Hinshaw’s “The Triple Bind” delves into why girls apologize so much

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Growing up, girls are exposed to a very ambiguous idealism about what it means to be well-behaved.  In his book “The Triple Bind,” Dr. Stephen Hinshaw explains that as they reach adolescence, girls are expected to work towards what he views “an impossible set of standards.”


According to Child Mind Institute, one of the key tasks of adolescence is what’s called “individuation,” or the process of becoming a unique individual. Boys “are traditionally seen as having more of the skills that lead to individuation: assertiveness, self-confidence, expressiveness, and commitment to one’s own agenda,” Hinshaw explains.


From a young age, boys are encouraged to be bold, authoritative and smart. While the same thing is expected of girls, it comes with conflicting boundaries. As a result, girls tend to grow up with an insecure and contradictory self-image. Some of the lessons girls learn are:

  • Be assertive, but not bossy
  • Be smart, but not a know-it-all
  • Be polite, but not boring
  • Be pretty, but don’t show it off
  • Be flexible, but not a pushover


These confusing expectations make women feel lost and unsure of their actions. They tend to become hyper-aware of the consequences of their interactions with other people.


For instance, girls are more likely to argue in favor of their opinions by saying something like, “I might be wrong, but…” or “Sorry, but…”.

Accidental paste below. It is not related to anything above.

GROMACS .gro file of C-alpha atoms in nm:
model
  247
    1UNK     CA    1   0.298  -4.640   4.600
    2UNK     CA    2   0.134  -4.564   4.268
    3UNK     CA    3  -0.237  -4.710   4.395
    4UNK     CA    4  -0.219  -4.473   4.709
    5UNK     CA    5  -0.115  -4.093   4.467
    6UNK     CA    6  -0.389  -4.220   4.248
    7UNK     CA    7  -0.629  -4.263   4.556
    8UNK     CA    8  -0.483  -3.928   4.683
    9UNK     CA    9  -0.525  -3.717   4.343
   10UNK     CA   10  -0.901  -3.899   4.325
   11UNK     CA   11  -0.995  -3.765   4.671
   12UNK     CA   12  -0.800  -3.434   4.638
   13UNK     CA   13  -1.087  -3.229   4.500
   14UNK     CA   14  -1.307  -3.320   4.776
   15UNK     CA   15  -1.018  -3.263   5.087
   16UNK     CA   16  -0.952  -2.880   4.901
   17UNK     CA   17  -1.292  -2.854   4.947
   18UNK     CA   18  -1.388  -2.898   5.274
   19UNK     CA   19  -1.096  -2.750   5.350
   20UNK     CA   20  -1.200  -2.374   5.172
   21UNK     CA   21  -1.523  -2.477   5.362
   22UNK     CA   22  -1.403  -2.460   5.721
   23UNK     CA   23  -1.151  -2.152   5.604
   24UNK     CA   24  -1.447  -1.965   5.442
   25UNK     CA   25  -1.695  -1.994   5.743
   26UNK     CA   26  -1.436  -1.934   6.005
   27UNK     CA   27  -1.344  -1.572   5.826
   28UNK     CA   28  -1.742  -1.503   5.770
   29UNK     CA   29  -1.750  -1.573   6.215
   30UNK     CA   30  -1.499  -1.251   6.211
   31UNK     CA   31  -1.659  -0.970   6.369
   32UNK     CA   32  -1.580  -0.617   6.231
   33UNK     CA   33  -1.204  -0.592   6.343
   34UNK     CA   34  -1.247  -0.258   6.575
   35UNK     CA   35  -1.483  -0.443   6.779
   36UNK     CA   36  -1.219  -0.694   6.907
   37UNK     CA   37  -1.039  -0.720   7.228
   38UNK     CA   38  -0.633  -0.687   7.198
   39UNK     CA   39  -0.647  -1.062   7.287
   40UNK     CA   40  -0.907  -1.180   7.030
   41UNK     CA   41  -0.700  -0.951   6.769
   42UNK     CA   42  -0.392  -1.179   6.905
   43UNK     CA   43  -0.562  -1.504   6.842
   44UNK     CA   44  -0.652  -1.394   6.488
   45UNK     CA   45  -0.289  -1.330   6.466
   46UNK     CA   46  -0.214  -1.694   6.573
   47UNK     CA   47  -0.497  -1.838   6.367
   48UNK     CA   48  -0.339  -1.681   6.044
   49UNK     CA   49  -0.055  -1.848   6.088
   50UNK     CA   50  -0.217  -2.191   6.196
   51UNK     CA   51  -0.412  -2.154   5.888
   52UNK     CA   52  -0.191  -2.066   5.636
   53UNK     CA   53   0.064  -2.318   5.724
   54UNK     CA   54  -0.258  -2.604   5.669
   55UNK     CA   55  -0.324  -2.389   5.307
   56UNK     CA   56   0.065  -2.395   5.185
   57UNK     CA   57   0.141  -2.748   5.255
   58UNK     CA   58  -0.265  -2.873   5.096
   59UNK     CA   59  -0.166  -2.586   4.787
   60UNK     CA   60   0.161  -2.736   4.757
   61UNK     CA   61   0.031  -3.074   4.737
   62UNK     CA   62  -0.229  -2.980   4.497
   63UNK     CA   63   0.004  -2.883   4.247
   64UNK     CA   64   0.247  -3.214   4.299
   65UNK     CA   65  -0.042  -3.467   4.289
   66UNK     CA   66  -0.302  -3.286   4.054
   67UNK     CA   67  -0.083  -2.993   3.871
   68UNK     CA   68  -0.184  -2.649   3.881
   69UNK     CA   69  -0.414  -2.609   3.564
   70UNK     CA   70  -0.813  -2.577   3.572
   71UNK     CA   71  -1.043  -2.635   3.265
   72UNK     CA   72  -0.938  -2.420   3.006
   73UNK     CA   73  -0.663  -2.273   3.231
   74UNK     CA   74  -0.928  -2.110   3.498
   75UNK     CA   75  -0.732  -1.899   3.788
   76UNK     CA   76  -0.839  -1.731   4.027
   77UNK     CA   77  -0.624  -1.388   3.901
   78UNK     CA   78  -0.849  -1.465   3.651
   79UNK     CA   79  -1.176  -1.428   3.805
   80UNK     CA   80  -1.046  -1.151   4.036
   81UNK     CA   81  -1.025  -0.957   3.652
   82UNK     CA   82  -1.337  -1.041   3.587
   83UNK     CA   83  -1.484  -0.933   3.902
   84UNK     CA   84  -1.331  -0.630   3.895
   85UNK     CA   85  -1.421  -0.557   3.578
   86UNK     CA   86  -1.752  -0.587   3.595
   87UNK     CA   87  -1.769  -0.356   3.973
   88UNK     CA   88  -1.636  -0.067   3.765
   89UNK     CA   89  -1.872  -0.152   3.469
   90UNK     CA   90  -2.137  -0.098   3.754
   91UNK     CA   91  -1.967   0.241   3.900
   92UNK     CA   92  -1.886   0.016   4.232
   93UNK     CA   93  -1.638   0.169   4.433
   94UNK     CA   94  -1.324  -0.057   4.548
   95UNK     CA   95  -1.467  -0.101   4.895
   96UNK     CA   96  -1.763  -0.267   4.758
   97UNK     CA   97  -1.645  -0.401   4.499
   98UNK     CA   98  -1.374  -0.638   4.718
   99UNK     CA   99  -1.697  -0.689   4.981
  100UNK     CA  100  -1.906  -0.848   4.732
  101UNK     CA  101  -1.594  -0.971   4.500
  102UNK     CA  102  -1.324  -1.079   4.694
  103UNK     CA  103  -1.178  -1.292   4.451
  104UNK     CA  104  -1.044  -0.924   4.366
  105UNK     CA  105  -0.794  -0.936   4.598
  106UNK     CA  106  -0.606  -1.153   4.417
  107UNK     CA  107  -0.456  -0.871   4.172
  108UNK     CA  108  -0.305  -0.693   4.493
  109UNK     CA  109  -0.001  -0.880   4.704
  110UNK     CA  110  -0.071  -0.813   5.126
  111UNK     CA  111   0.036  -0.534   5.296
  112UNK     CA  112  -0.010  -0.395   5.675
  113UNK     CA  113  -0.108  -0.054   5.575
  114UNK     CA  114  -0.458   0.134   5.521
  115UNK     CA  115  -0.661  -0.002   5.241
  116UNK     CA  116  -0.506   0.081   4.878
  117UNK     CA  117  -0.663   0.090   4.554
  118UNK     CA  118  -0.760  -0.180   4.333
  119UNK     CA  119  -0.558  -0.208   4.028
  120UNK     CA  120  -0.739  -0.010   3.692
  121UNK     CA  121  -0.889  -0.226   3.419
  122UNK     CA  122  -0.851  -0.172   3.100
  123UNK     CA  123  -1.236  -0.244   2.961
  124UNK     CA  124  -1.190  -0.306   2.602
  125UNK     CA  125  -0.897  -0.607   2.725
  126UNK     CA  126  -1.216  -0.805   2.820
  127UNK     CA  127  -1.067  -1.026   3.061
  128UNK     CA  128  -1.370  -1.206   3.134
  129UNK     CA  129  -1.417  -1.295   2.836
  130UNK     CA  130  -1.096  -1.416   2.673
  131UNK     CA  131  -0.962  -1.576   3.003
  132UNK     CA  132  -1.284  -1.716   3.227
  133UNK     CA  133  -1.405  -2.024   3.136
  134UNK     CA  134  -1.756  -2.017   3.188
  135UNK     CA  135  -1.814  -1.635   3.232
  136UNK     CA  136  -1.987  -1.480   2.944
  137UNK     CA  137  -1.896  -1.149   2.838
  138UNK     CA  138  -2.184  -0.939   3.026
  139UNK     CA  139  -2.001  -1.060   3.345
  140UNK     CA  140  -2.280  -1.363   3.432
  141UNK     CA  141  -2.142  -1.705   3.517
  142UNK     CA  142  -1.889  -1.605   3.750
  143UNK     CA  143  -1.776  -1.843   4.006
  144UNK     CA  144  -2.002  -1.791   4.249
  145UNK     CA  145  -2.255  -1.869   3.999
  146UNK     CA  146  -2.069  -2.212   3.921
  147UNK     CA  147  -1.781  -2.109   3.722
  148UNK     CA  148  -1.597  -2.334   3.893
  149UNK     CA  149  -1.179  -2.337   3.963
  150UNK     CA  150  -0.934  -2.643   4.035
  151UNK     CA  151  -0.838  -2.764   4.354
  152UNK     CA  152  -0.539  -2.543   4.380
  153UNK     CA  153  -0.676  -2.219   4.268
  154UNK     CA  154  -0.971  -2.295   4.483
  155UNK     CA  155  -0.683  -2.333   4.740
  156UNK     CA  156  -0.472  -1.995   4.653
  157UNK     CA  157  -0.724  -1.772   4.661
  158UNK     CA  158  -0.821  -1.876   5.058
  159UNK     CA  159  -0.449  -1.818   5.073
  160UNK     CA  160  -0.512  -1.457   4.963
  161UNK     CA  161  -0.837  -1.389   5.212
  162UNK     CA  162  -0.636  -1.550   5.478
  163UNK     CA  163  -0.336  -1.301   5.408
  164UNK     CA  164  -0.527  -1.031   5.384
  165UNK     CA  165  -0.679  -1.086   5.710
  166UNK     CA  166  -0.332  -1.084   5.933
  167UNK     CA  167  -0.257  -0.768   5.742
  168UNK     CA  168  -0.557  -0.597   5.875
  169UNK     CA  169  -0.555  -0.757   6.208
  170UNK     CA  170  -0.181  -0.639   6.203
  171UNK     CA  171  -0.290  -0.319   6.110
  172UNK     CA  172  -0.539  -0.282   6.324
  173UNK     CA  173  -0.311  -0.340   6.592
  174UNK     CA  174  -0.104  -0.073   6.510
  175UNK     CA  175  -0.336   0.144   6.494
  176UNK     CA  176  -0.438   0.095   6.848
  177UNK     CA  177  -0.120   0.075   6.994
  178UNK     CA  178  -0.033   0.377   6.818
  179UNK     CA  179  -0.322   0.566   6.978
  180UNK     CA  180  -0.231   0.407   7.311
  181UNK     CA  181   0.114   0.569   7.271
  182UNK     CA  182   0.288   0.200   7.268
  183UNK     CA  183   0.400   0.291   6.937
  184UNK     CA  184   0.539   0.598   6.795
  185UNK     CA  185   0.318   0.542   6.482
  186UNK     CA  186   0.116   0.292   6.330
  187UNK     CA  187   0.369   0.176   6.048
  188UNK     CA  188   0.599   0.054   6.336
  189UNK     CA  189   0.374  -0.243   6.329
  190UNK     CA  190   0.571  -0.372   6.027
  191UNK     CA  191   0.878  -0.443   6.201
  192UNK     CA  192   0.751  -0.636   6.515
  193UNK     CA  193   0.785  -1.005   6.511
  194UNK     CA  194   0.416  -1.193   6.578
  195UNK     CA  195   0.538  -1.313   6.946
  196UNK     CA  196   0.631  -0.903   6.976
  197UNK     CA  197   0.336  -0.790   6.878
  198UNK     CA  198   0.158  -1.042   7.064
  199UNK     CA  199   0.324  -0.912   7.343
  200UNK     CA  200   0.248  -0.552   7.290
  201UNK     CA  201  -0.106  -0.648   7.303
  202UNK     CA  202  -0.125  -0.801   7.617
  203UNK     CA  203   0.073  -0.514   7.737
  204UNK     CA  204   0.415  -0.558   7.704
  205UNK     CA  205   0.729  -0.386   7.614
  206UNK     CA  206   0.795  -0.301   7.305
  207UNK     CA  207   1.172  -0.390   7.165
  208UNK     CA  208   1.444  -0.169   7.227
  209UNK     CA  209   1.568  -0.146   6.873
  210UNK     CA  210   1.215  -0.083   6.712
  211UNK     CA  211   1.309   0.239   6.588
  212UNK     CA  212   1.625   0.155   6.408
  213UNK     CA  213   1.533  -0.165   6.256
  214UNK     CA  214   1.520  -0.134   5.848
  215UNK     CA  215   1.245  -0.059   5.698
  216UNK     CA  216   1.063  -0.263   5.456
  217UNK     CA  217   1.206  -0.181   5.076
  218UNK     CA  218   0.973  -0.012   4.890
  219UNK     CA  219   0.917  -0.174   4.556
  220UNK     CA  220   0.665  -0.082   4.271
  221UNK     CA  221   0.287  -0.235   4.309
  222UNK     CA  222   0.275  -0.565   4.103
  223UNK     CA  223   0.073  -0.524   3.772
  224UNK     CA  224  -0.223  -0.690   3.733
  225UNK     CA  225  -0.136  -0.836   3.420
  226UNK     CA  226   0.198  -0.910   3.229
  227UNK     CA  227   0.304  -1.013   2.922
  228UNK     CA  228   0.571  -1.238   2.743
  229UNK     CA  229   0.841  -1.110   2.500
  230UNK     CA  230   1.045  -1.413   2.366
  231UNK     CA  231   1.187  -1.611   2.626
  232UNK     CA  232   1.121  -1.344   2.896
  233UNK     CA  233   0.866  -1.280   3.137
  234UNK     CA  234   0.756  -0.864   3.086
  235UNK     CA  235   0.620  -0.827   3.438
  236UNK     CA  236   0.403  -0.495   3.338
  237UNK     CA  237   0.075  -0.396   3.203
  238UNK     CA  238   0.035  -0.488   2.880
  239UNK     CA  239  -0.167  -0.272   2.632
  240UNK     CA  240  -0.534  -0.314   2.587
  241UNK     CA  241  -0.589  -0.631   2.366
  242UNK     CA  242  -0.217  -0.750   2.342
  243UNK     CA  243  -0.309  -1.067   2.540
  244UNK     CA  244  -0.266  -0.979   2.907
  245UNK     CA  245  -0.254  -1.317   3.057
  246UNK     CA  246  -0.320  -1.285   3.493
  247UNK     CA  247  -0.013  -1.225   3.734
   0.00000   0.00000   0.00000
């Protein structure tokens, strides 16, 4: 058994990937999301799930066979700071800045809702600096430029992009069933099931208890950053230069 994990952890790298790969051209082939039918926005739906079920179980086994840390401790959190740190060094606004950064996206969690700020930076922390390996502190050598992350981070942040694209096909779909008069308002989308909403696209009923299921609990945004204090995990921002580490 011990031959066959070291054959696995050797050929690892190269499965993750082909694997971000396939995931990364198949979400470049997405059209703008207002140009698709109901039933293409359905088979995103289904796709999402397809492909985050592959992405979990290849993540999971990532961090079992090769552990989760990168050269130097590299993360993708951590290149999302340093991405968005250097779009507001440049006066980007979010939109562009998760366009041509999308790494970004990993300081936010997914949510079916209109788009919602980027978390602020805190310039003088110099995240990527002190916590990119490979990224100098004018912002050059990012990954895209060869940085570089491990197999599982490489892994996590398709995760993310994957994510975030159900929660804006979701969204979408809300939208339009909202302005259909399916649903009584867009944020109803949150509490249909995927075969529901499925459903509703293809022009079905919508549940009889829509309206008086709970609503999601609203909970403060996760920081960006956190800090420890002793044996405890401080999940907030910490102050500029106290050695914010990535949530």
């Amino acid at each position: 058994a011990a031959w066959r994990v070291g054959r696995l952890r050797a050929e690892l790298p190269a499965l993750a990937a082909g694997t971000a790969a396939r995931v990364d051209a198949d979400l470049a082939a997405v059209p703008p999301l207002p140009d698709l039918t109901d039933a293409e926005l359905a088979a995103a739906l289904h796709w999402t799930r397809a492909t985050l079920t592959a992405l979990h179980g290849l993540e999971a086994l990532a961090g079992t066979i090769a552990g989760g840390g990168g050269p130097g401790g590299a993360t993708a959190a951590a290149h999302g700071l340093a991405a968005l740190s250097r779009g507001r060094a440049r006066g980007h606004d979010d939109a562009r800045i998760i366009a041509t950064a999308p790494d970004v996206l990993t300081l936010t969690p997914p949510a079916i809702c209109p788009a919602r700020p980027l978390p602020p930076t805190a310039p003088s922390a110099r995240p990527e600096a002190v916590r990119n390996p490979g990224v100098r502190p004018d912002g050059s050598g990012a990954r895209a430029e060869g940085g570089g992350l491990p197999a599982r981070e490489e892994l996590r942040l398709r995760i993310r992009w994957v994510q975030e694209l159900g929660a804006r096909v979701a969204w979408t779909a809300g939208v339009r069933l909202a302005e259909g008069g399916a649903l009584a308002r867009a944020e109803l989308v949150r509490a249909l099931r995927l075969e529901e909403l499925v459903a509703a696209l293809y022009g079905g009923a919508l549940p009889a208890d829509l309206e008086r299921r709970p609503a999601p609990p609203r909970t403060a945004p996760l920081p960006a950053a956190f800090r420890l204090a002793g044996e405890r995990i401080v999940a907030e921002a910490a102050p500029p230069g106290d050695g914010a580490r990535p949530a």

Apologies such as these say “I don’t feel confident in what I’m about to say or my right to say it,” Dr. Rachel Busman, a clinical psychologist at the Child Mind Institute, said.


Apologizing is polite and healthy for maintaining steady relationships. However, too much of it can be problematic.


Though these instincts are hardwired into the brain, there are measures that can be taken improve their negative consequences.


“Girls are more often rewarded for focusing on others’ feelings while boys are more often rewarded for asserting themselves,” Dr. Hinshaw explains.


However, they should consider their own feelings as well.


  • Mindfulness: Before you apologize for something, think about it. Was it really your fault? If so, how should you really be apologizing for it? Often times, the blame isn’t on a single person. Rather it is simply a conflict to be discussed or negotiated.
  • Hedging: This isn’t exactly apologizing, but still shows lack of confidence. Avoid starting your sentences with phrases like:
    • “I don’t know, but…”
    • “I’m sorry, but…”
    • “Excuse me, but…”


It is also difficult for a girl to speak up about an idea that may not be widely-accepted. It is important to remember that disagreement isn’t equivalent to failure. Commit and own up to your opinion and back yourself up with confidence.


Learning these skills can help over a long-term lifestyle. Informal or formal, one is far more likely to be successful and acknowledged in an argument if she appears self-confident, self-accepting and secure with her approach.

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